I'm decent enough on the computer but have not encountered this problem before.

I currently have one SSD and two SATA hard drives on my PC. The SSD is the C: drive. Then, I have a D: and J: drive.

I don't always keep my J: drive data cable connected to the drive unless I am using it for data storage or file transfers. Today I had it disconnected. Thinking nothing of it at the time, I did a system defrag on the C: drive.

Afterwards, I wanted to use the J: drive, so, I plugged its data cable in but it does not appear anywhere! I shut the computer down and re-started it thinking it may help the computer notice that it was plugged back in, but again, nothing.

Is it possible that the disc defrag disposed of any memory of the drive, or, rearranged files so that previous locations are now located elsewhere having the J: drive reference? It's a 3 TB hard drive and I had only used about 200 GB on it. If I were to lose the information on it, all would not be doom and gloom. I'm just at a loss for idea's as to what I might be able to do to recover it.

Anyone with an idea I might try before disposing of this hard drive itself?

Intel Core i7-4770 CPU @ 3.40GHz 16 GB RAM 64-bit OS Win 7 Pro Service pack 1 Western Digital 3TB hard drive

  • I don't think it's related, but why would you defrag a SSD? – gronostaj Aug 23 '15 at 21:49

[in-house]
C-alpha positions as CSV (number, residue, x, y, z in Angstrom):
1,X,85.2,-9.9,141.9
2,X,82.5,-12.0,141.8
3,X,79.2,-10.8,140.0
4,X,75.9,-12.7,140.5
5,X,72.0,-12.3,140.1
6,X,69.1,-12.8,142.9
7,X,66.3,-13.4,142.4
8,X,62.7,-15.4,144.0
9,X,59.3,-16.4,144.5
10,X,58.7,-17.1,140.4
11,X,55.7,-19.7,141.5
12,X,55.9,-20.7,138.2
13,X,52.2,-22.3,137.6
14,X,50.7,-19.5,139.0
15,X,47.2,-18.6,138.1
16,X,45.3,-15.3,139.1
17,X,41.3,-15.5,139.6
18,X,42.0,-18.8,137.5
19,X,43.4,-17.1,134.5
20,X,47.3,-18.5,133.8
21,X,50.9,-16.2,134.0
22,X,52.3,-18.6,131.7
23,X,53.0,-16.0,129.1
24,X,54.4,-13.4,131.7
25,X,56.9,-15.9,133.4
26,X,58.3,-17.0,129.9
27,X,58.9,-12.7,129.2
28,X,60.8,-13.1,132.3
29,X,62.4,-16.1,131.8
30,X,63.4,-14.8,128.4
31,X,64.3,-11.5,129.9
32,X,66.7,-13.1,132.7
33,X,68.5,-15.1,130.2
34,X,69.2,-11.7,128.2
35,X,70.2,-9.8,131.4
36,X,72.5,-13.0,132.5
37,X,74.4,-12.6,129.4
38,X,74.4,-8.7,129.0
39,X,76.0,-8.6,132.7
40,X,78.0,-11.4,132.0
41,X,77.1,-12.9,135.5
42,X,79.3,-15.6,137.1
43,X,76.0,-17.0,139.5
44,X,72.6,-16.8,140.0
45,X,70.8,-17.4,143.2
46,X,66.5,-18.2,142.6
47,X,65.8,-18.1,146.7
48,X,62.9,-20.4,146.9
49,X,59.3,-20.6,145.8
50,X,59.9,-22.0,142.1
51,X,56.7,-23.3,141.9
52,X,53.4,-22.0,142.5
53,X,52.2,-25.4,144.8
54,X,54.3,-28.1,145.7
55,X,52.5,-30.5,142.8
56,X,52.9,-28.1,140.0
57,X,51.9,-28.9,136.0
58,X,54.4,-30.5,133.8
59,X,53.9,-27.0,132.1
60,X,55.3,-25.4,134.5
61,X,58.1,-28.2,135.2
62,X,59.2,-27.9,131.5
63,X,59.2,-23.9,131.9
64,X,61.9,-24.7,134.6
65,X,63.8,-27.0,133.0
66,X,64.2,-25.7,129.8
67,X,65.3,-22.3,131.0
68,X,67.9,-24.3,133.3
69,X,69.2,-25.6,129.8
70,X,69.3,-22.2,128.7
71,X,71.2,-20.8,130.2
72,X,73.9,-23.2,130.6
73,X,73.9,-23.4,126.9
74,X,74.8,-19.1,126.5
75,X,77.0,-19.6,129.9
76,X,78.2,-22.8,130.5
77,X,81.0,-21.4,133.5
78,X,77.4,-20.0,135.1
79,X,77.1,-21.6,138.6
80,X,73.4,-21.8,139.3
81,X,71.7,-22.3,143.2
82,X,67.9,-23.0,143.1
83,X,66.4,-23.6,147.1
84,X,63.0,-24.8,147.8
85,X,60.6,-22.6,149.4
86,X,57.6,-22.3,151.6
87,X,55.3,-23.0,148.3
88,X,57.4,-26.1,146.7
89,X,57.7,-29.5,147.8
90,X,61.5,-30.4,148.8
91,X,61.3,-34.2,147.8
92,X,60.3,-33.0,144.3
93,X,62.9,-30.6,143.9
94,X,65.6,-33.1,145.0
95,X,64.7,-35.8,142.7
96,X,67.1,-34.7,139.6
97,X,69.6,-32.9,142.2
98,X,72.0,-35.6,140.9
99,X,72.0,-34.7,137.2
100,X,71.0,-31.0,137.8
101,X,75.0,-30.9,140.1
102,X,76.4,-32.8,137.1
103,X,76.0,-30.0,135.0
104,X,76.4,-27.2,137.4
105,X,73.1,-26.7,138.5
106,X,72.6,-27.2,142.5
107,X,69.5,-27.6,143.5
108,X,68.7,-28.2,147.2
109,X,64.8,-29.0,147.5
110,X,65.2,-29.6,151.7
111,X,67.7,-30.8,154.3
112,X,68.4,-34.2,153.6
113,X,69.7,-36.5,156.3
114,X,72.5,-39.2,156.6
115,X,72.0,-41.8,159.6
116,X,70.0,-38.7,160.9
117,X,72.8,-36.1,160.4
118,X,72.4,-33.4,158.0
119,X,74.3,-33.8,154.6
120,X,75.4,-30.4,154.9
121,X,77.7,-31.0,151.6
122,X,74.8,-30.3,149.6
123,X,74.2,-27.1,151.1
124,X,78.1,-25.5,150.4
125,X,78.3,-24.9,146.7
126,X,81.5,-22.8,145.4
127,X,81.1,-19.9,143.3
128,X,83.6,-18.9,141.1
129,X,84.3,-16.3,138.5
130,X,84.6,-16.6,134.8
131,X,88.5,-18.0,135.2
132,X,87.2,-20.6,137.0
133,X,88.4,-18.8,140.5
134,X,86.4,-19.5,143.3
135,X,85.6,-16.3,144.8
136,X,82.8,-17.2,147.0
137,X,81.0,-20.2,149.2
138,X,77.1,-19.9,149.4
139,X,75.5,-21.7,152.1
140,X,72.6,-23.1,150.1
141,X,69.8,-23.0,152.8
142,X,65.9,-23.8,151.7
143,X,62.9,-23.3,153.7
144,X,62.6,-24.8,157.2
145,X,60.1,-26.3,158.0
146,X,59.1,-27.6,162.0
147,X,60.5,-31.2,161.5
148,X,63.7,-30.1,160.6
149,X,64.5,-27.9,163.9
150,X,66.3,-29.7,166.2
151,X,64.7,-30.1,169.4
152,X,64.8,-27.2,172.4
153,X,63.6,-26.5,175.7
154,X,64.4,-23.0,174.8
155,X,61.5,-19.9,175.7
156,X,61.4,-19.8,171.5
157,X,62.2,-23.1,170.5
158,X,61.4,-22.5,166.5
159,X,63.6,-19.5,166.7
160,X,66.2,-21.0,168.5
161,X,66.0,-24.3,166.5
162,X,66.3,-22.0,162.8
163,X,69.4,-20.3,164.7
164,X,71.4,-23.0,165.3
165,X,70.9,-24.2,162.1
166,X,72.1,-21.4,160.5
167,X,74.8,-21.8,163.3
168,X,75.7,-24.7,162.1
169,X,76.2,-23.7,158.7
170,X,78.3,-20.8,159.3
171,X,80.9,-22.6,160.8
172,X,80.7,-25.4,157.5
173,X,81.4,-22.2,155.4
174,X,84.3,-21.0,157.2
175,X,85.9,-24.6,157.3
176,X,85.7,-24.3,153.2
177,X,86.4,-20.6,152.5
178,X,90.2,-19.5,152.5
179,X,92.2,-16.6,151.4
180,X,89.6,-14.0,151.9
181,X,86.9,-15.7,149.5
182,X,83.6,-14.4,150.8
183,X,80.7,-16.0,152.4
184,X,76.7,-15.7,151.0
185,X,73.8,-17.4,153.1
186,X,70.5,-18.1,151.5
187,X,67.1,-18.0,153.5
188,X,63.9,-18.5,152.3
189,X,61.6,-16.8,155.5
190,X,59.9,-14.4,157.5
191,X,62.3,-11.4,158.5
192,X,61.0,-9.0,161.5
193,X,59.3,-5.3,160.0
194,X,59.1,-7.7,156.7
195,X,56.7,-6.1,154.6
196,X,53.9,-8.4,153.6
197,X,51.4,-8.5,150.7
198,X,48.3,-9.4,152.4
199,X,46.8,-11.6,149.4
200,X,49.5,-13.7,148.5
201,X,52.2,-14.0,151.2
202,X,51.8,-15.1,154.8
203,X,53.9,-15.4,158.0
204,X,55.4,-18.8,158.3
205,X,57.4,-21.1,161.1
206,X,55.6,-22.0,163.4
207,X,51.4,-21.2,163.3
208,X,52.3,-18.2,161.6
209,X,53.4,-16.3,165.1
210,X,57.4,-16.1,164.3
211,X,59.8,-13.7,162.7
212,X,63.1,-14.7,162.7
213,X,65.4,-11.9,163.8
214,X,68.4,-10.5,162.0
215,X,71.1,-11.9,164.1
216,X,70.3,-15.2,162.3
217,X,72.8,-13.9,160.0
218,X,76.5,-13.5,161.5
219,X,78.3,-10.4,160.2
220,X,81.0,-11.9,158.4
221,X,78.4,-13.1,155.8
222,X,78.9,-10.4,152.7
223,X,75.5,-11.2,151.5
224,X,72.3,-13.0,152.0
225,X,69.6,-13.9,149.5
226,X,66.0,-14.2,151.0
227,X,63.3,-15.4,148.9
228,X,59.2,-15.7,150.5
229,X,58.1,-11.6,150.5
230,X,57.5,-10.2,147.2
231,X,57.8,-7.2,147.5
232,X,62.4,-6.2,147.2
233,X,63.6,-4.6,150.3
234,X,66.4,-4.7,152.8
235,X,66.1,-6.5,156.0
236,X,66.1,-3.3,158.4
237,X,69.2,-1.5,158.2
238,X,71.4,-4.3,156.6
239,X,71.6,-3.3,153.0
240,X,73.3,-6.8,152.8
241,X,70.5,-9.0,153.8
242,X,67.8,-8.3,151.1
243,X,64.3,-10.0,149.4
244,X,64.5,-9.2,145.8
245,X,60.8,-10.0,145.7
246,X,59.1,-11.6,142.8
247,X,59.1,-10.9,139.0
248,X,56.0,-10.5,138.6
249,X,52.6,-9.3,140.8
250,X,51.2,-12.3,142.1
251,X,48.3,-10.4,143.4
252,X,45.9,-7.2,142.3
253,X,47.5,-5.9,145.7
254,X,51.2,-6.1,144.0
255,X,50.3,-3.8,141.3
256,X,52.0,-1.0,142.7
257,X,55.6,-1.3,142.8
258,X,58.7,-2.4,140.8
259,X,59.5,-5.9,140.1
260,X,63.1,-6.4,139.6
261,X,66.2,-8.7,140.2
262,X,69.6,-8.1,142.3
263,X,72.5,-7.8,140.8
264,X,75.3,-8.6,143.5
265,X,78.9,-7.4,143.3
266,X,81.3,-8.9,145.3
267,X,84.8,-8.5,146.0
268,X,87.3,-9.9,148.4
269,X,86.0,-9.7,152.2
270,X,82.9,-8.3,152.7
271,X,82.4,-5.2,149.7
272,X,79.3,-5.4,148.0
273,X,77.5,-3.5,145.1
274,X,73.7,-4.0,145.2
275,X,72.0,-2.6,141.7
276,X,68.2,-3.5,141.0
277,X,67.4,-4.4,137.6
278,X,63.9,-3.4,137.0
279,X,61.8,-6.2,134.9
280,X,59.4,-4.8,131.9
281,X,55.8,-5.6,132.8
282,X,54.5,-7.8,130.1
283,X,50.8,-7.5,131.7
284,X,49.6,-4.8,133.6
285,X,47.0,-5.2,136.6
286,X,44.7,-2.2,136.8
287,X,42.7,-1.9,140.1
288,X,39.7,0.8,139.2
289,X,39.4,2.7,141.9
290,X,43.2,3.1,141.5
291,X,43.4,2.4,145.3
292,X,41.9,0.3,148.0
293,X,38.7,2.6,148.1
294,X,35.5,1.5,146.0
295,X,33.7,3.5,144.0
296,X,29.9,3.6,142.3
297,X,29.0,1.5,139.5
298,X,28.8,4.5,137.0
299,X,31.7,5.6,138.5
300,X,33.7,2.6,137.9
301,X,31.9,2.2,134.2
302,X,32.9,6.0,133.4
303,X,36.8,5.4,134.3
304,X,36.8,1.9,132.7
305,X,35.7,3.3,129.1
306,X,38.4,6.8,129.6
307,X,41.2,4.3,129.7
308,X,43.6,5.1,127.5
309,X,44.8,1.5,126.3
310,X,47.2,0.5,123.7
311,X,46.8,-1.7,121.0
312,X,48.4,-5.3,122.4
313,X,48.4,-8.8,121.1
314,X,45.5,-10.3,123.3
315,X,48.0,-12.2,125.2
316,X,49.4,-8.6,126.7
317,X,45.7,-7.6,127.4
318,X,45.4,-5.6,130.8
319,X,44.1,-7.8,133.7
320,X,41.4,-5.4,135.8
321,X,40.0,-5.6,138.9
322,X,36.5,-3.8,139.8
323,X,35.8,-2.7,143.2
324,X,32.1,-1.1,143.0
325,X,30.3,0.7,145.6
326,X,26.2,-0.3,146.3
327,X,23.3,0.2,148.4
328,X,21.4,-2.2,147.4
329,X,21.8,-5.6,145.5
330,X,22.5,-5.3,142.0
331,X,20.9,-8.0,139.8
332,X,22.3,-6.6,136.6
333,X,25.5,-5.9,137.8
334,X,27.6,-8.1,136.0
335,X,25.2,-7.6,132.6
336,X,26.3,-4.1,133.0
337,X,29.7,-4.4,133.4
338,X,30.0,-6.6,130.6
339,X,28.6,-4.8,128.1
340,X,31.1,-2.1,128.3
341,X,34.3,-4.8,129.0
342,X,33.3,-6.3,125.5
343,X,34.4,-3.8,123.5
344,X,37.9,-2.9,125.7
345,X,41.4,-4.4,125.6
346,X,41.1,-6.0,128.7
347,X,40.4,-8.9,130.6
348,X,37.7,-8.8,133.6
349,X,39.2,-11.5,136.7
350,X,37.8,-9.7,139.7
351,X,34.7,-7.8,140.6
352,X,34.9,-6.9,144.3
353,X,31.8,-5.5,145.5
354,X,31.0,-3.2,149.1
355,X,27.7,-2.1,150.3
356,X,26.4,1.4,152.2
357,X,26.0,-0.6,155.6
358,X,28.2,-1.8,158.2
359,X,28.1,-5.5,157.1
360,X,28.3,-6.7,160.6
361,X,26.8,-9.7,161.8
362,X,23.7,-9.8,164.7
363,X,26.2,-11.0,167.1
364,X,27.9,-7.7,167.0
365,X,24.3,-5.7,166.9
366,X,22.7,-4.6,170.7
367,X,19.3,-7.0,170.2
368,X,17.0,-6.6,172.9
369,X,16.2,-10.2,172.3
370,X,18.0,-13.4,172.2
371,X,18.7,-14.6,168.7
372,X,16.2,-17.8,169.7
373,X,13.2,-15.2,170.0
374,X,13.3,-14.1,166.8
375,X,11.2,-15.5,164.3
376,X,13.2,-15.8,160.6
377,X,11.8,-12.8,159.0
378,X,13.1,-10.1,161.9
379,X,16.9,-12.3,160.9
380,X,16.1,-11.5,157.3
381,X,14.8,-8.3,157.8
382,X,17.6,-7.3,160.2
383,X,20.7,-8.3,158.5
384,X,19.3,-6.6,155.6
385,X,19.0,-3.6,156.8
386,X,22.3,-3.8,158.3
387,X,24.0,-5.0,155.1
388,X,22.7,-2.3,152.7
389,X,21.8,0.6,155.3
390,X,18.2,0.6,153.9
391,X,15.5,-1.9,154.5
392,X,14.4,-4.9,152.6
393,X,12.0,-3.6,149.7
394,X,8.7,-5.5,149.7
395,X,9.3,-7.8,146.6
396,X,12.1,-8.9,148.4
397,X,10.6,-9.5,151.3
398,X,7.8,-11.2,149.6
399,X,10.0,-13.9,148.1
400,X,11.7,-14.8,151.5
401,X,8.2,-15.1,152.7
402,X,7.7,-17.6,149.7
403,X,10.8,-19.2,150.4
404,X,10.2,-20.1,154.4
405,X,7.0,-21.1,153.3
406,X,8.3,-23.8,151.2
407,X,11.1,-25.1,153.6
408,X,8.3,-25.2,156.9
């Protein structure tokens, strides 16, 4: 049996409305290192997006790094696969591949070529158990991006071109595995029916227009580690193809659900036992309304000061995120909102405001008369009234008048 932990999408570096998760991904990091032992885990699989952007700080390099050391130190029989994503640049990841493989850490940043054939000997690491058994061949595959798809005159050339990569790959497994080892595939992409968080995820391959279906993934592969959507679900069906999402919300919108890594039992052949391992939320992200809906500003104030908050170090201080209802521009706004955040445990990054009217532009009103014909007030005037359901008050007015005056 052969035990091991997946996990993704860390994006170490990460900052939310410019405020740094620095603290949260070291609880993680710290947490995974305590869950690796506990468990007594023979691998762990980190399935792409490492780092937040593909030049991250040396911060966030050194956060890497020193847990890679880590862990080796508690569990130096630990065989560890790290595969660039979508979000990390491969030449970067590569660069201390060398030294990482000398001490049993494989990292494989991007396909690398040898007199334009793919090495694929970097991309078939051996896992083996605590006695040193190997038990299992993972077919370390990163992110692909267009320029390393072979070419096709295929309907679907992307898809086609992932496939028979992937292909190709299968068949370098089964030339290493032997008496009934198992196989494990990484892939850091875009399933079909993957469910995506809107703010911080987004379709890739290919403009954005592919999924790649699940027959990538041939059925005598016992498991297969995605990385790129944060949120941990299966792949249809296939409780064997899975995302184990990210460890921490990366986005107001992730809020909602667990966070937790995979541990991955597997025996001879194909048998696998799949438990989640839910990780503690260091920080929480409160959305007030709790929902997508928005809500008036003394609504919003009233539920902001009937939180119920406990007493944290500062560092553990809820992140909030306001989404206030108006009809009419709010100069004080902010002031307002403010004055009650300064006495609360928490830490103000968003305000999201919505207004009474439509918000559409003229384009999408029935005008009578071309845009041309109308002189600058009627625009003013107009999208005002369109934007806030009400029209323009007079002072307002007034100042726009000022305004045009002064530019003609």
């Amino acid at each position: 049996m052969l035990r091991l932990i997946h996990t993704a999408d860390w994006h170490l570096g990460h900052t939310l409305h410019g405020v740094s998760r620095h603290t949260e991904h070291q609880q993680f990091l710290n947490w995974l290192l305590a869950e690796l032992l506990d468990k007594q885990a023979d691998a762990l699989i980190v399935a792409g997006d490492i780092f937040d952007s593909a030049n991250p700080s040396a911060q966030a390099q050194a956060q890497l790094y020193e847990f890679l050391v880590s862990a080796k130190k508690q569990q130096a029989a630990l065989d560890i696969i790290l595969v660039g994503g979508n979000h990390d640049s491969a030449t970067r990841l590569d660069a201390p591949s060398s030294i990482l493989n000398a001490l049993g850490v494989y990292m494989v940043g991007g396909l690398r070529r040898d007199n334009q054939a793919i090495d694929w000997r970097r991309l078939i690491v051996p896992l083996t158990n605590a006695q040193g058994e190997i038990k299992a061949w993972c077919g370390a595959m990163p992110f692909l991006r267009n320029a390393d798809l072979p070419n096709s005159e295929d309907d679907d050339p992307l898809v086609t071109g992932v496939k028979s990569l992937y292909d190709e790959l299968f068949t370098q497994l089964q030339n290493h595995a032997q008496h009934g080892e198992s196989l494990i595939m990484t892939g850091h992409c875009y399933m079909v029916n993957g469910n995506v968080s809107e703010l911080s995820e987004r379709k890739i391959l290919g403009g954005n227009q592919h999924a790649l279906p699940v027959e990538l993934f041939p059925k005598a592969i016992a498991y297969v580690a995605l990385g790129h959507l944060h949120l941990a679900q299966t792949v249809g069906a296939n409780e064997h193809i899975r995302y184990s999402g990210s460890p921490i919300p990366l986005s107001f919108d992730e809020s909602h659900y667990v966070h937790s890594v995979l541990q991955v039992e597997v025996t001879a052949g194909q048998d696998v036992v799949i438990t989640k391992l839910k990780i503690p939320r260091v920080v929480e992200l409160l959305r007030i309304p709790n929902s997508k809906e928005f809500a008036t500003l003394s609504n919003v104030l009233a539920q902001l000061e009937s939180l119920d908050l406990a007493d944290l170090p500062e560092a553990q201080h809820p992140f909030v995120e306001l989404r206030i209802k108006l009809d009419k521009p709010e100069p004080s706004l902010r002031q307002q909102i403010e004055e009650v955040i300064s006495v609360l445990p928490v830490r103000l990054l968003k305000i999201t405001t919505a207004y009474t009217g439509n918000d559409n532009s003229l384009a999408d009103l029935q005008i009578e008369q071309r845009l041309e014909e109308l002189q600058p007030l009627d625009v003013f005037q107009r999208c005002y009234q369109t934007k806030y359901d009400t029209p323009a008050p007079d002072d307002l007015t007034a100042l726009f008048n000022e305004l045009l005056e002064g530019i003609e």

I don't think the defrag would have done anything to cause this problem. I would try reseating the SATA and power cable again, and trying another SATA port on your motherboard if you have one. I would also look in disk management and see if it is being recognized or not.

Note on Defragging SSD You should never defrag an SSD, because the SSD controller writes data in a scattershot-fashion to multiple NAND chips and locations, using algorithms that only the controller understands. The operating system sees it as a hard drive with sectors, but the data is spread all over the drive by the controller. Defragging these “sectors” is like trying to assemble a jigsaw puzzle blindfolded: You can feel parts of the pattern, but you can’t see the whole picture. In addition, NAND is good for only a few thousand write cycles, so defragging can reduce the SSD’s lifespan by unnecessarily writing data to it.

And since data is not being read sequentially, it doesn’t matter if the file is stored in a hundred different places, the performance will remain the same.

  • OK, didn't know that about defragging an SSD; good tip for the future. – Raventhru Aug 24 '15 at 9:24
  • Also: checked the cables yesterday when this happened and all was good. Shut computer down last night and went to bed. This morning, started computer before work and now the J: drive is there, BUT, it show empty.Right clicking on it and going to Properties it shows 2.72 TB left out of 3 TB. So, it shows almost 300 GB used on the drive but I am still unable to get to it. I am now wondering about just re-formatting it. Your thoughts? – Raventhru Aug 24 '15 at 9:30
  • @Raventhru, try chkdsk /r J: first (as Administrator). It sounds like you have a filesystem corruption, maybe it's fixable. – gronostaj Aug 24 '15 at 10:10
  • Long day; just home from work and saw this. Tried what you had written here and got this: C:\Windows\system32>chkdsk /r J: Cannot open volume for direct access. – Raventhru Aug 24 '15 at 22:56
  • Also, this time when I turned the computer on the J: drive did not show up again as in the beginning. Probably why the chkdsk failed. – Raventhru Aug 24 '15 at 22:58

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